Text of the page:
The US Dollar has recouped overnight losses against most major currencies this morning as US stocks give up much of yesterday's late-day surge. The FOMC surprised the market yesterday by specifying the outlook for rates through next year. The Fed has previously implied a time frame of 3 to 6 months, and futures markets had been pricing in a 0.25% interest rate hike in Q1 '12 as recently as last week. However, Chairman Bernanke pledged to maintain exceptionally low rates "at least through mid-2013." The Fed also discussed the "range of policy tools available" while emphasizing that it is "prepared to employ these tools as appropriate." The statements are eerily similar to those one year ago when Bernanke hinted at QE2 after the August '10 FOMC announcement. The Fed chief will speak later this month in Jackson Hole, and his words will be closely monitored for any hints of additional monetary easing. As such, the dollar has remained largely range-bound overnight against most of its major counterparts, with the overall direction of the market tracking investor sentiment. Wholesale inventory data released this morning showed that stockpiles grew in June at the slowest pace in seven months as distributors kept inventories in line with slowing sales. With stocks falling deep into the red, the dollar will remain relatively well supported in its role as a relatively safe currency, but gains may be unsustainable with such an uncertain outlook for the US economy.
The EUR has pushed back towards pre-Fed announcement levels this morning as investors shift capital out of relatively risky assets. Yesterday afternoon, the Fed affirmed that US interest rates will remain near 0% for the remainder of the year and at least until the middle of 2013. Meanwhile, the ECB remains focused on rising inflationary pressures, and its 1.5% yield advantage over the USD will likely continue to provide downside support. However, the Eurozone faces a tough road ahead as regional leaders have yet to put together a cohesive plan to stop the debt contagion from spreading from the periphery to the core nations. For instance, credit default swaps for France, the second largest Eurozone economy, surged to record highs on fears that its two largest banks will need assistance should the debt struggles spread further. Nevertheless, the EUR's yield has kept it locked within its more long-term range between 1.40 and 1.45 against the USD.
Sterling tumbled overnight as riots rocked the UK for a fourth straight night. Initially prompted by a questionable police operation that resulted in the death of a North London man already in custody, the riots have spread beyond the nation's capitol, embraced by underemployed youths feeling the pinch of British austerity measures. With the government's fiscal consolidation program barely underway, investors are fearful that the riots may be the start of a troubling trend. An inflation report due from the BoE later this afternoon is also expected to show that the UK economy is slowing. With no scope for higher interest rates in the short or long term, the pound will struggle to post any significant gains. However, it will remain supported on the downside as an alternative to the troubled EUR.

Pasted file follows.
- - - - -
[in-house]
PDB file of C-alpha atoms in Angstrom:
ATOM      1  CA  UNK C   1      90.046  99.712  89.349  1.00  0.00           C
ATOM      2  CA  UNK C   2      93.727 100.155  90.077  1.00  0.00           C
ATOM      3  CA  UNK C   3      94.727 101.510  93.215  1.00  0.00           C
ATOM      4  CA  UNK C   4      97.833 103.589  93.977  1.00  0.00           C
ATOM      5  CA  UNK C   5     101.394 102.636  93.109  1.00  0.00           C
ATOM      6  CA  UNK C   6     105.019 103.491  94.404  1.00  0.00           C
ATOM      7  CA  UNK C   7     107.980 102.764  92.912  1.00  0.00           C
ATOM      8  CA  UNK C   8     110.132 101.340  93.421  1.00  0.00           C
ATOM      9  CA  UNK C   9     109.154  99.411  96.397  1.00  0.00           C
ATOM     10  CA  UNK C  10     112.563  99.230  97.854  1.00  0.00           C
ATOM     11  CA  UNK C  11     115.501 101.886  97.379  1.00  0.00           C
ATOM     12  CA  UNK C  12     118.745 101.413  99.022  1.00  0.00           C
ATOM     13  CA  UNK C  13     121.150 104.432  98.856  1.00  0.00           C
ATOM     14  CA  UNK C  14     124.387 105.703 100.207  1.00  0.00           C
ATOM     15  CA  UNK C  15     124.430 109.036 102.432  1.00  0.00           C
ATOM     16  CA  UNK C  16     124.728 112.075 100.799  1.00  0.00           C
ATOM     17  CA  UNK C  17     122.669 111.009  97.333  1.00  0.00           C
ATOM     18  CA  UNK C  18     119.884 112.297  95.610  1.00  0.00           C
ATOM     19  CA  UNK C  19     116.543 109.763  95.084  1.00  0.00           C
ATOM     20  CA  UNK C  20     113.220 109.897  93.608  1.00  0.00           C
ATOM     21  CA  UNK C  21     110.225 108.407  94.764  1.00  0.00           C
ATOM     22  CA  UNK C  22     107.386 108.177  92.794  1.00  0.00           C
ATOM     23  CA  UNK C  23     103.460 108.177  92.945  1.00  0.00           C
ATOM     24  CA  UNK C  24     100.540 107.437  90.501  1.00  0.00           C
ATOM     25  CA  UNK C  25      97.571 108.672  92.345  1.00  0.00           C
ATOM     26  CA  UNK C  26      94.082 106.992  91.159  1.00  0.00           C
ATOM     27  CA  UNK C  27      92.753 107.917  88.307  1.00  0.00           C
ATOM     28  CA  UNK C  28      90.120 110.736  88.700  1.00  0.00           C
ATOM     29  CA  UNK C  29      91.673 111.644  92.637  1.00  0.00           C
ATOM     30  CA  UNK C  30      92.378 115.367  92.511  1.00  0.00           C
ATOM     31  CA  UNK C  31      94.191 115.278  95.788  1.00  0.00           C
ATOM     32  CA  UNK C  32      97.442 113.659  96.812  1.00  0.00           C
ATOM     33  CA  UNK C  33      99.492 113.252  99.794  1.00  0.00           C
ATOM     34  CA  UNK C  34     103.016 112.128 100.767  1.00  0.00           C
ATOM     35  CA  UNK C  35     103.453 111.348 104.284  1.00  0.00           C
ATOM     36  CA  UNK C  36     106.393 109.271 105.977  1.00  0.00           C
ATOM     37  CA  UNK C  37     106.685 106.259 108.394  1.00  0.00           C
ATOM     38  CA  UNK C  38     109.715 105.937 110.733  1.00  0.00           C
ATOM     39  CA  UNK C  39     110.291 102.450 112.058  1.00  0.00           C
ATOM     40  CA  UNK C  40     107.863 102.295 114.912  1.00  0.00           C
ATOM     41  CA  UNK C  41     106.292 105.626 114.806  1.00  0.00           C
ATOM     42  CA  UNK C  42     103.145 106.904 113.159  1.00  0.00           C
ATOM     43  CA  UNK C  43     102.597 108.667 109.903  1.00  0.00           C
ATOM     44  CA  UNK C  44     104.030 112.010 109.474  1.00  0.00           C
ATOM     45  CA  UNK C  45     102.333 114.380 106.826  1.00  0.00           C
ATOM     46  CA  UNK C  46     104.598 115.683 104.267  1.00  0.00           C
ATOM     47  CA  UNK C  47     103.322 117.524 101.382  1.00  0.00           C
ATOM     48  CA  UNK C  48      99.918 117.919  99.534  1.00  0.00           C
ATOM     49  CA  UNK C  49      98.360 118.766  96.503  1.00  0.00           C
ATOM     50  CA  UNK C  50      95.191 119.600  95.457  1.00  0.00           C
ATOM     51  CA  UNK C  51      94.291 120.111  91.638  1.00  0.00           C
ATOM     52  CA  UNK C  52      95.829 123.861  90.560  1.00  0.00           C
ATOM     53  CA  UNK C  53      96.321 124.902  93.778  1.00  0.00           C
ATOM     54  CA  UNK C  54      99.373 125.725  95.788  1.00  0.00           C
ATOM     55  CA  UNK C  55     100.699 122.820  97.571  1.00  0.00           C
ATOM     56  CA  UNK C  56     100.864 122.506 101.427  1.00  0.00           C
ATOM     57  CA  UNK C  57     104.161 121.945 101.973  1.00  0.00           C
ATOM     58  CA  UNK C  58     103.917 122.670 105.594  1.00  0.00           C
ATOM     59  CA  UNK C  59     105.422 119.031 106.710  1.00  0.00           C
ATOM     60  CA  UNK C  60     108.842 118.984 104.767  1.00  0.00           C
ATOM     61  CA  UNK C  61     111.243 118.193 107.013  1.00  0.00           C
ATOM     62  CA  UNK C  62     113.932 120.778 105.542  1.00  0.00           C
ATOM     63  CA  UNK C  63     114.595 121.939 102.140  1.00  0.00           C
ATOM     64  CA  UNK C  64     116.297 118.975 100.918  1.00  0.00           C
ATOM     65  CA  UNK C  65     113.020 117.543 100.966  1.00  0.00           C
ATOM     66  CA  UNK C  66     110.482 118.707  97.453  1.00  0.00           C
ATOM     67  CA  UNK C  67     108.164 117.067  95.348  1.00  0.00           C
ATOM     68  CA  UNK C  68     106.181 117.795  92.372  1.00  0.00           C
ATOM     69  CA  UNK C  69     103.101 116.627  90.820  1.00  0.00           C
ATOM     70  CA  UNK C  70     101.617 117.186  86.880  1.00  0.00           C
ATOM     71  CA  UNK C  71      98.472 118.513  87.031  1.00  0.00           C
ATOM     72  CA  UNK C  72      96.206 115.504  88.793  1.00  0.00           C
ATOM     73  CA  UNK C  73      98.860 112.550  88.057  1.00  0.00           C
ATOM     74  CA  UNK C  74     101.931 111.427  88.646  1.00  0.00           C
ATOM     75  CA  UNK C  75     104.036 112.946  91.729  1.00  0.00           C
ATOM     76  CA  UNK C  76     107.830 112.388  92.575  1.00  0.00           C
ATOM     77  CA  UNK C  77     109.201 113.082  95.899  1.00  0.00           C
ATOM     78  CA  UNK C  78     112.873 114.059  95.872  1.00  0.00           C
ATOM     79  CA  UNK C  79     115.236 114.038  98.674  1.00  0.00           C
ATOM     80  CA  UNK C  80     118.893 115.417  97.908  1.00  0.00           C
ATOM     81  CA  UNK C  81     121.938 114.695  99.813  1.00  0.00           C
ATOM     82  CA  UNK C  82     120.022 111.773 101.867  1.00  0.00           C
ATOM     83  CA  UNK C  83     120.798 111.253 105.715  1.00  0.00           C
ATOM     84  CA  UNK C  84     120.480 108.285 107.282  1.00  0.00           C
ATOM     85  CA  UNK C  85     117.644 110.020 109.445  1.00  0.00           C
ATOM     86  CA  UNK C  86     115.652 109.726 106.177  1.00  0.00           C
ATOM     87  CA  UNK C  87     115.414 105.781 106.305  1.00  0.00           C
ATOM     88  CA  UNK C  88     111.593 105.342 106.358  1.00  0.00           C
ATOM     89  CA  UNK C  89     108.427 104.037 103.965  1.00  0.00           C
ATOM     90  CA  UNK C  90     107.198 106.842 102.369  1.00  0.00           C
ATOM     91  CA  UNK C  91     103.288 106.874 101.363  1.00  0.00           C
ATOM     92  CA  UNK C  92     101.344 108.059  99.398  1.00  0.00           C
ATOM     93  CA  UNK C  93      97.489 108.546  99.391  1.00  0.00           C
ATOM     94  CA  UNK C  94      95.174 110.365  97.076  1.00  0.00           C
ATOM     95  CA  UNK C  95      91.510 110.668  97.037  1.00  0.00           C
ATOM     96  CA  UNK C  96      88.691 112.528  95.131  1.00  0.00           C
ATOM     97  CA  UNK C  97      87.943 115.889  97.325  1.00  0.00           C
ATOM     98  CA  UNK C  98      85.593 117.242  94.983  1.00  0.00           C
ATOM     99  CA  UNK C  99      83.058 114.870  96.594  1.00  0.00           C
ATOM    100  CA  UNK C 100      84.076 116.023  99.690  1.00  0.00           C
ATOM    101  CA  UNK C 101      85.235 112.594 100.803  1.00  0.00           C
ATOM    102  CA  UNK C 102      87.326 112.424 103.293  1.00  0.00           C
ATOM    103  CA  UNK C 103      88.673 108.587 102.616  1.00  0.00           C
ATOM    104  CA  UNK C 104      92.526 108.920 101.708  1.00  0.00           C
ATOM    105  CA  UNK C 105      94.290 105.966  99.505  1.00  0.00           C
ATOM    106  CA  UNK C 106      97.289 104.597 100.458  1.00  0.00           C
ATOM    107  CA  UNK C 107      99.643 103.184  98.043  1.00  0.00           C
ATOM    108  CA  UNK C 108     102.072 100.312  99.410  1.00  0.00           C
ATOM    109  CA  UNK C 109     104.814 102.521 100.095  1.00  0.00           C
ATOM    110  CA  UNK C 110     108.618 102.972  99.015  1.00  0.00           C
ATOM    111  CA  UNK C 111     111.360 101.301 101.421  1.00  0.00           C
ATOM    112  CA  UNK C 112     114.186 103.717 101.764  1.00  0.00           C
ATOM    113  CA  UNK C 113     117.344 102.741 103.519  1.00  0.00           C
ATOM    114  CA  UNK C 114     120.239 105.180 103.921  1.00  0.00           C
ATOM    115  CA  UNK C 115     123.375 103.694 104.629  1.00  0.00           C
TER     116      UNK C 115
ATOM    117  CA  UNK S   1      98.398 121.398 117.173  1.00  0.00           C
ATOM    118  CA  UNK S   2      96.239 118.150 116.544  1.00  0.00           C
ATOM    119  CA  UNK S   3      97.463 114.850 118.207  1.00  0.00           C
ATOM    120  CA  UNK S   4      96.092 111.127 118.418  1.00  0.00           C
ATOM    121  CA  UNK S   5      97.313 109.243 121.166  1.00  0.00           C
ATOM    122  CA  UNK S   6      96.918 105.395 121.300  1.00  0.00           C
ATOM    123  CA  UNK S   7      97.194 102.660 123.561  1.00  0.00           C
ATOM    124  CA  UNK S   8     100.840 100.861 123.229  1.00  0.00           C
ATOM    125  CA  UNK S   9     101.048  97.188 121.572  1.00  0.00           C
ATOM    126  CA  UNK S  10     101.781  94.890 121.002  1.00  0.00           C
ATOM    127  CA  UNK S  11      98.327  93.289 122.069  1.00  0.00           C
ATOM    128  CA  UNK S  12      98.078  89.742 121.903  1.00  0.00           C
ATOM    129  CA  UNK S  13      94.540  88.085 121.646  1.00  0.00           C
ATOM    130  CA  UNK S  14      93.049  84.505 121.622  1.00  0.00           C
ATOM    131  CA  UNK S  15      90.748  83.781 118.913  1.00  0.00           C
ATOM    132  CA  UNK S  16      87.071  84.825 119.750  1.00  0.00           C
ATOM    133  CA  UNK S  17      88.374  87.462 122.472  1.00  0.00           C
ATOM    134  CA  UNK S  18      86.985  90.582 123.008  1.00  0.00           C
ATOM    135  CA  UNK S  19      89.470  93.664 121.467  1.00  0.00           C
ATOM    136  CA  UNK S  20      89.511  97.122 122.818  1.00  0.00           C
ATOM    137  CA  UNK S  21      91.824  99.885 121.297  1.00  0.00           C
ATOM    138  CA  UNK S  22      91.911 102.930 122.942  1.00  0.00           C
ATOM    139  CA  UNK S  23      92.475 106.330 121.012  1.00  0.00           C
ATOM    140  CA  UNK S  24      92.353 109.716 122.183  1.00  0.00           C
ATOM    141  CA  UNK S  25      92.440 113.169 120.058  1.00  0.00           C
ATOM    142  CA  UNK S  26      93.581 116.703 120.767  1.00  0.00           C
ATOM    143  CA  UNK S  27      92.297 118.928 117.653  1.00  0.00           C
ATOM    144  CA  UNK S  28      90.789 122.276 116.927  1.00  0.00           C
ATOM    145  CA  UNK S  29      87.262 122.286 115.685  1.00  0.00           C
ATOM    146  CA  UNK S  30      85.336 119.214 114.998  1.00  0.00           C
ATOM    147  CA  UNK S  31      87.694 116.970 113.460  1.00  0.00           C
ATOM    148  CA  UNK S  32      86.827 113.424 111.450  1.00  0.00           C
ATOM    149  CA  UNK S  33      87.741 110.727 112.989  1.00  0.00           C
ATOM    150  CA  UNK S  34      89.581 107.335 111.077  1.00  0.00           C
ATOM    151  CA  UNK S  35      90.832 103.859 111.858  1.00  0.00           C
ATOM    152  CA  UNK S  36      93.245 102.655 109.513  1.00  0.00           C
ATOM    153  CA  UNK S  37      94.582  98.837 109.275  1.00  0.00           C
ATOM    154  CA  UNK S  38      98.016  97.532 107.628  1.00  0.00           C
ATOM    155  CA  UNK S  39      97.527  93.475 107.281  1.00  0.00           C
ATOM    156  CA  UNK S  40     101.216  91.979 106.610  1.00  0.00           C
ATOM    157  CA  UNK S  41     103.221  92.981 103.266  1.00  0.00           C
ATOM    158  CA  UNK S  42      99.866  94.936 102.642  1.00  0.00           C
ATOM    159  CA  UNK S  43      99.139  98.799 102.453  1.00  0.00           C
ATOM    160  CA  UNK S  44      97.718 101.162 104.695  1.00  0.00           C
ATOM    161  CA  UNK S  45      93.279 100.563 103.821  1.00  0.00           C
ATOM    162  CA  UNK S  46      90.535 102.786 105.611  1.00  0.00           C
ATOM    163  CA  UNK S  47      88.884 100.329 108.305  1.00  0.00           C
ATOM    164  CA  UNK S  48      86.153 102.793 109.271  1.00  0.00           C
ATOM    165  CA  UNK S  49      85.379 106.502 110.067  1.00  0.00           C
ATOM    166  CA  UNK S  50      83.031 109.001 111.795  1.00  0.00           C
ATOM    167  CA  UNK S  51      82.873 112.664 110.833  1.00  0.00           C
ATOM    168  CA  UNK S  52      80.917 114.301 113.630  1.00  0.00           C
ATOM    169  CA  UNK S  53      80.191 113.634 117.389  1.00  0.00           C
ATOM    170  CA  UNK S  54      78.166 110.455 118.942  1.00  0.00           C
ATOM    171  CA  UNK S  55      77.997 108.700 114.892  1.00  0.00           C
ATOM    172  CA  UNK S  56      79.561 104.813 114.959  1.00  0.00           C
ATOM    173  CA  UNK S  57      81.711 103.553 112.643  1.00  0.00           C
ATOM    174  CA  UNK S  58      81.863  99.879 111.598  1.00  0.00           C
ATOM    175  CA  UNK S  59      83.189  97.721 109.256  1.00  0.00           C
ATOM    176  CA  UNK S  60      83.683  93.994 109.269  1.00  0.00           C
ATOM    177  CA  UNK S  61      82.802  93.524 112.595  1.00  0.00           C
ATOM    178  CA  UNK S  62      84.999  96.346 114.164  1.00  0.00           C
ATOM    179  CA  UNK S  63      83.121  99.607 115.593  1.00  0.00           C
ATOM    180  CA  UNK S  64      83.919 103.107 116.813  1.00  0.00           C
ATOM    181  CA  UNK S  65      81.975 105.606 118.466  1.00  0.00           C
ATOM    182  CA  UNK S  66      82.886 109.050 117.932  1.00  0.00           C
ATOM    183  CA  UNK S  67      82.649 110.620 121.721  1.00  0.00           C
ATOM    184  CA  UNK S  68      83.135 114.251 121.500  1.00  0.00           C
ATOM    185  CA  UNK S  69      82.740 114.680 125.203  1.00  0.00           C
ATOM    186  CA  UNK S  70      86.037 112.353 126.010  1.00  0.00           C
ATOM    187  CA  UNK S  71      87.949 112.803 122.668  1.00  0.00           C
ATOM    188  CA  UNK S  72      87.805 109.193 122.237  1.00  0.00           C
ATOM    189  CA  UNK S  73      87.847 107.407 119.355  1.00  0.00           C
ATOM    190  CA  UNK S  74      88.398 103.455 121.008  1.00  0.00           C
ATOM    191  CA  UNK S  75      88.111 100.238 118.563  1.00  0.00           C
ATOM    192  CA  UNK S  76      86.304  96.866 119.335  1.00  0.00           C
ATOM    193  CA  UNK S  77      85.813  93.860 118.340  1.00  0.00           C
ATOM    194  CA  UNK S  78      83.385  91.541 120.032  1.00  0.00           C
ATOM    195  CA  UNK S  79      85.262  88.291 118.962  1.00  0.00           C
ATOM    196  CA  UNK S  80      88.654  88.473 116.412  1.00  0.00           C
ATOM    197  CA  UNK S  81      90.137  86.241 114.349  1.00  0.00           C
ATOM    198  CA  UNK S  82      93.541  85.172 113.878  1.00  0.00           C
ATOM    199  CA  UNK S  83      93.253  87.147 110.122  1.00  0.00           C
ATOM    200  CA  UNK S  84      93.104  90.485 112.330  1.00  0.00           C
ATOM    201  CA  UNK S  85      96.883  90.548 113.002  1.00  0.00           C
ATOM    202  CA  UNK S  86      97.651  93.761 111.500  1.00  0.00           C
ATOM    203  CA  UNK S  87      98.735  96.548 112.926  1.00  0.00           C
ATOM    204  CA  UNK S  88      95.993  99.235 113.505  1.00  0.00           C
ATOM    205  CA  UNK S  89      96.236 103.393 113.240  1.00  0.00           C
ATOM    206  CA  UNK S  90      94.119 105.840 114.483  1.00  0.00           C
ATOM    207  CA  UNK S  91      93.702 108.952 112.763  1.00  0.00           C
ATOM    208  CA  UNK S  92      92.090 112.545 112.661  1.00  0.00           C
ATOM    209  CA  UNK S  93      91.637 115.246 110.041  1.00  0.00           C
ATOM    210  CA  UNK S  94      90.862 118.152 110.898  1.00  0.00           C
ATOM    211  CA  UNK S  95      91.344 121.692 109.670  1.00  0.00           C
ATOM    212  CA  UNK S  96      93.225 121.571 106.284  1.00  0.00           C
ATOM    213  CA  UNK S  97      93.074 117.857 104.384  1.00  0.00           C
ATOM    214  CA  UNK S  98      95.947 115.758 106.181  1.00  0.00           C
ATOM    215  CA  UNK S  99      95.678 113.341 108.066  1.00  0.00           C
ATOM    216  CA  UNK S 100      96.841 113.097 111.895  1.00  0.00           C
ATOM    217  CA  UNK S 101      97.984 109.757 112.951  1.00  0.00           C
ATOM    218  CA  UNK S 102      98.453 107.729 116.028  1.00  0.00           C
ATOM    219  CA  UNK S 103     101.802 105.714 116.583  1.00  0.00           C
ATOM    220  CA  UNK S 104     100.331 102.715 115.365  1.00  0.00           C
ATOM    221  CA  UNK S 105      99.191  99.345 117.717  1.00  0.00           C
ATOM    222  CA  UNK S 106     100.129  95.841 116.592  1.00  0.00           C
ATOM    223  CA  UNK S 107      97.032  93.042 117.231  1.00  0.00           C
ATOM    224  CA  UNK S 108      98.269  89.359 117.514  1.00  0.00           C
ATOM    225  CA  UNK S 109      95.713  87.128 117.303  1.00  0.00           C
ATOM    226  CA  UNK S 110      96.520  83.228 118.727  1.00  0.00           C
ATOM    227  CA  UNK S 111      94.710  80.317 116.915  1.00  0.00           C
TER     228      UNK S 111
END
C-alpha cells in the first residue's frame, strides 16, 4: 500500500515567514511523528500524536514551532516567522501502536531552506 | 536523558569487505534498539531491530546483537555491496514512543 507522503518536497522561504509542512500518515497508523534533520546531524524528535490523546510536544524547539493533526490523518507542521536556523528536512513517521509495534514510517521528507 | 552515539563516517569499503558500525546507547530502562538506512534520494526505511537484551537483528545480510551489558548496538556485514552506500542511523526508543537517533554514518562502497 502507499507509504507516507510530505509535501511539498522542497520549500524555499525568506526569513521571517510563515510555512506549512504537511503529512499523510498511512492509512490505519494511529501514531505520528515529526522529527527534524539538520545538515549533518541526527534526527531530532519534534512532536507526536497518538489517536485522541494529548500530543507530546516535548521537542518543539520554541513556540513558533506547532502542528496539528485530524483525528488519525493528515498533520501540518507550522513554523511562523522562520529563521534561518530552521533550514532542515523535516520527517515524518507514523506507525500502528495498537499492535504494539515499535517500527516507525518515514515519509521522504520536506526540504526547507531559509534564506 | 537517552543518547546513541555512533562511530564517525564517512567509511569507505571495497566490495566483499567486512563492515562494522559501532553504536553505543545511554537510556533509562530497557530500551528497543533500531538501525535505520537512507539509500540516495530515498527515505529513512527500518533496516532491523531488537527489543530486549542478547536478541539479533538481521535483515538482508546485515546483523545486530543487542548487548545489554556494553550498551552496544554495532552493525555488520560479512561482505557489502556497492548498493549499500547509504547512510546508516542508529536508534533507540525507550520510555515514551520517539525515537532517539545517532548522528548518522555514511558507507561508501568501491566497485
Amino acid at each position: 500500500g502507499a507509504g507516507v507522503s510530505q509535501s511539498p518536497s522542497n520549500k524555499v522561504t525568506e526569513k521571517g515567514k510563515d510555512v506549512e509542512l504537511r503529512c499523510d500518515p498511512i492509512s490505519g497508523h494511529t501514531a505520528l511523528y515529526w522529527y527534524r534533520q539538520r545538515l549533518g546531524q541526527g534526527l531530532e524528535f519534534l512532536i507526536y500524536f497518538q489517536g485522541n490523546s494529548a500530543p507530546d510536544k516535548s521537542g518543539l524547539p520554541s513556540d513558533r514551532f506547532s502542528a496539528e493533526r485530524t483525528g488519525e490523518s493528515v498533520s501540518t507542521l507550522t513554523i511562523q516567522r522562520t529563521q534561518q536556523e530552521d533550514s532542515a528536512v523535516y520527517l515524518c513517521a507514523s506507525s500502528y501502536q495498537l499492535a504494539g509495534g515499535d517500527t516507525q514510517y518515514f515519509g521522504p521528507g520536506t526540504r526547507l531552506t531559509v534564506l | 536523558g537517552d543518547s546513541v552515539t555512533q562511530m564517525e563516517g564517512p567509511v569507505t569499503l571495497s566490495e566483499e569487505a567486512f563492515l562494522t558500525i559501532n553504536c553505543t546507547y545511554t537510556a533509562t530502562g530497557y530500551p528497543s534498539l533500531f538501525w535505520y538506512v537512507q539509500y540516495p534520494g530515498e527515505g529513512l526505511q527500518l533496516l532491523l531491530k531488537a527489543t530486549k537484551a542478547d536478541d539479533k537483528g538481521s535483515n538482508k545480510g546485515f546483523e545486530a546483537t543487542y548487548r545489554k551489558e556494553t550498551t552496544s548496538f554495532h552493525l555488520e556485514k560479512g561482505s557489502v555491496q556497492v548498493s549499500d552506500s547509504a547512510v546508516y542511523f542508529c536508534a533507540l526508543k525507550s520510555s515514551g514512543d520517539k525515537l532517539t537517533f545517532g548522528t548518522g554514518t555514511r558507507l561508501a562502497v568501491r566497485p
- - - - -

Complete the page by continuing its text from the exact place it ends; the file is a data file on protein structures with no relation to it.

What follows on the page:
The JPY extended its recent gains overnight, reaching a fresh post WWII high after the US Fed was unable to assuage investor fears that the global economy is slowing. However, rhetoric from Japanese officials has intensified over the past several days with Finance Minister Noda telling parliament this morning that one-sided moves in the yen will hurt the nation's growth. The CHF, the other defacto "safe-haven," currency fell by more than a percent from yesterday's all-time highs after the SNB signaled it will take action to weaken the franc. However, officials remain reticent to begin a systemic plan of market intervention like the one employed through 2009 to little success. The central bank has thus far accumulated a loss in excess of $36 billion in the past year and a half on its foreign currency holdings. However, with a 12% gain against the USD in just the past month, investors are increasing bets that the SNB will be forced to intervene sooner rather than later.
The Commodity Currencies have all come under immense pressure this morning after yesterday's late-day rally. Commodity prices are mixed with oil up to $80.25/bbl, gold surging to $1777/oz, but with copper falling to $394/lb. The CAD was hard hit, tumbling by more than a percent and a half against the dollar on the overall lower price of oil, and also the worsening outlook for the US economy, the main destination for Canadian goods. The AUD has been one of the most volatile currencies over the past three days, trading in a 6% range. The Aussie is pushing back towards the lower end of its ranges as global stocks sell off, but significant resistance remains at parity, a key psychological barrier. The NZD, MXN and ZAR have all also tumbled in early trade from the renewed wave of risk aversion.
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This market summary is prepared by Union Bank's Global FX Department for the general information of its customers. It is based on the most accurate information currently available, but should not be considered investment advice or a guarantee of future exchange rates or trends..